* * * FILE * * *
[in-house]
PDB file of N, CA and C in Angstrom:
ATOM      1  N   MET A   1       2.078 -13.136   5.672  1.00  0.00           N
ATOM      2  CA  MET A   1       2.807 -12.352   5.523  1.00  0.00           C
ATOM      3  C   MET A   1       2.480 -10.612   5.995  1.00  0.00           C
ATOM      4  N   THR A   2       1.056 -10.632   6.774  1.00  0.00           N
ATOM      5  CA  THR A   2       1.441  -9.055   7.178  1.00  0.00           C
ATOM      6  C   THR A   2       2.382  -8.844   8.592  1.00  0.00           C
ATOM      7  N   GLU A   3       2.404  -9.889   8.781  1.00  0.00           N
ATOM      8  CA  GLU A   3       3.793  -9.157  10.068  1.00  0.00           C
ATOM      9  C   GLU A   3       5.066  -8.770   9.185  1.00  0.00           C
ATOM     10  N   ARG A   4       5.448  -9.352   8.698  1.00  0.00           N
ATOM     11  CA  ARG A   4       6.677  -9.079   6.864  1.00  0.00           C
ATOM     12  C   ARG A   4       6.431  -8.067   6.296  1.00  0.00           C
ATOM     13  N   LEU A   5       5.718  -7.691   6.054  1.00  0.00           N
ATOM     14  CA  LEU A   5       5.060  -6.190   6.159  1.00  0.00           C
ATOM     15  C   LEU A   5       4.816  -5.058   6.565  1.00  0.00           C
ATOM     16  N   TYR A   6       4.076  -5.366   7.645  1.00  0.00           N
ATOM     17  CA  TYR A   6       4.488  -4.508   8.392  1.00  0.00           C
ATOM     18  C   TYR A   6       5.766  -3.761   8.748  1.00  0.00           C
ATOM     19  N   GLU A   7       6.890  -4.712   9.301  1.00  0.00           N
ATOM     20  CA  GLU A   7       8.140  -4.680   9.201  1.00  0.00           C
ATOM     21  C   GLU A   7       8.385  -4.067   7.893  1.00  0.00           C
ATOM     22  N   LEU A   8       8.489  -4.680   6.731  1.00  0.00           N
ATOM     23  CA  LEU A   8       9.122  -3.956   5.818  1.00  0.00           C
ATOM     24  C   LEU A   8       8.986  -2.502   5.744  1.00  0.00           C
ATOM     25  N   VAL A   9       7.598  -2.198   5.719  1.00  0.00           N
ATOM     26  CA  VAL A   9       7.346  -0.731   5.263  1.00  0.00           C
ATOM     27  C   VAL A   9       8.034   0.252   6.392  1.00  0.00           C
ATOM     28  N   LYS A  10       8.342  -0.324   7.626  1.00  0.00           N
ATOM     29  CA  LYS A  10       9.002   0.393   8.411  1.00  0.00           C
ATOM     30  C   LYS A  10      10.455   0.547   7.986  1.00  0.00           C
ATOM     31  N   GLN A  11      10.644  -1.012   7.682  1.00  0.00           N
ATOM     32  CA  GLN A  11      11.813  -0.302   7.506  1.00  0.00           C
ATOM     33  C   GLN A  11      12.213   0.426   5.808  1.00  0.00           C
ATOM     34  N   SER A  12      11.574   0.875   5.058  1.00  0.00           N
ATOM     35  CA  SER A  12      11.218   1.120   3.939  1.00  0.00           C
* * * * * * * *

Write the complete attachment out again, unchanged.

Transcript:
[in-house]
PDB file of N, CA and C in Angstrom:
ATOM      1  N   MET A   1       2.078 -13.136   5.672  1.00  0.00           N
ATOM      2  CA  MET A   1       2.807 -12.352   5.523  1.00  0.00           C
ATOM      3  C   MET A   1       2.480 -10.612   5.995  1.00  0.00           C
ATOM      4  N   THR A   2       1.056 -10.632   6.774  1.00  0.00           N
ATOM      5  CA  THR A   2       1.441  -9.055   7.178  1.00  0.00           C
ATOM      6  C   THR A   2       2.382  -8.844   8.592  1.00  0.00           C
ATOM      7  N   GLU A   3       2.404  -9.889   8.781  1.00  0.00           N
ATOM      8  CA  GLU A   3       3.793  -9.157  10.068  1.00  0.00           C
ATOM      9  C   GLU A   3       5.066  -8.770   9.185  1.00  0.00           C
ATOM     10  N   ARG A   4       5.448  -9.352   8.698  1.00  0.00           N
ATOM     11  CA  ARG A   4       6.677  -9.079   6.864  1.00  0.00           C
ATOM     12  C   ARG A   4       6.431  -8.067   6.296  1.00  0.00           C
ATOM     13  N   LEU A   5       5.718  -7.691   6.054  1.00  0.00           N
ATOM     14  CA  LEU A   5       5.060  -6.190   6.159  1.00  0.00           C
ATOM     15  C   LEU A   5       4.816  -5.058   6.565  1.00  0.00           C
ATOM     16  N   TYR A   6       4.076  -5.366   7.645  1.00  0.00           N
ATOM     17  CA  TYR A   6       4.488  -4.508   8.392  1.00  0.00           C
ATOM     18  C   TYR A   6       5.766  -3.761   8.748  1.00  0.00           C
ATOM     19  N   GLU A   7       6.890  -4.712   9.301  1.00  0.00           N
ATOM     20  CA  GLU A   7       8.140  -4.680   9.201  1.00  0.00           C
ATOM     21  C   GLU A   7       8.385  -4.067   7.893  1.00  0.00           C
ATOM     22  N   LEU A   8       8.489  -4.680   6.731  1.00  0.00           N
ATOM     23  CA  LEU A   8       9.122  -3.956   5.818  1.00  0.00           C
ATOM     24  C   LEU A   8       8.986  -2.502   5.744  1.00  0.00           C
ATOM     25  N   VAL A   9       7.598  -2.198   5.719  1.00  0.00           N
ATOM     26  CA  VAL A   9       7.346  -0.731   5.263  1.00  0.00           C
ATOM     27  C   VAL A   9       8.034   0.252   6.392  1.00  0.00           C
ATOM     28  N   LYS A  10       8.342  -0.324   7.626  1.00  0.00           N
ATOM     29  CA  LYS A  10       9.002   0.393   8.411  1.00  0.00           C
ATOM     30  C   LYS A  10      10.455   0.547   7.986  1.00  0.00           C
ATOM     31  N   GLN A  11      10.644  -1.012   7.682  1.00  0.00           N
ATOM     32  CA  GLN A  11      11.813  -0.302   7.506  1.00  0.00           C
ATOM     33  C   GLN A  11      12.213   0.426   5.808  1.00  0.00           C
ATOM     34  N   SER A  12      11.574   0.875   5.058  1.00  0.00           N
ATOM     35  CA  SER A  12      11.218   1.120   3.939  1.00  0.00           C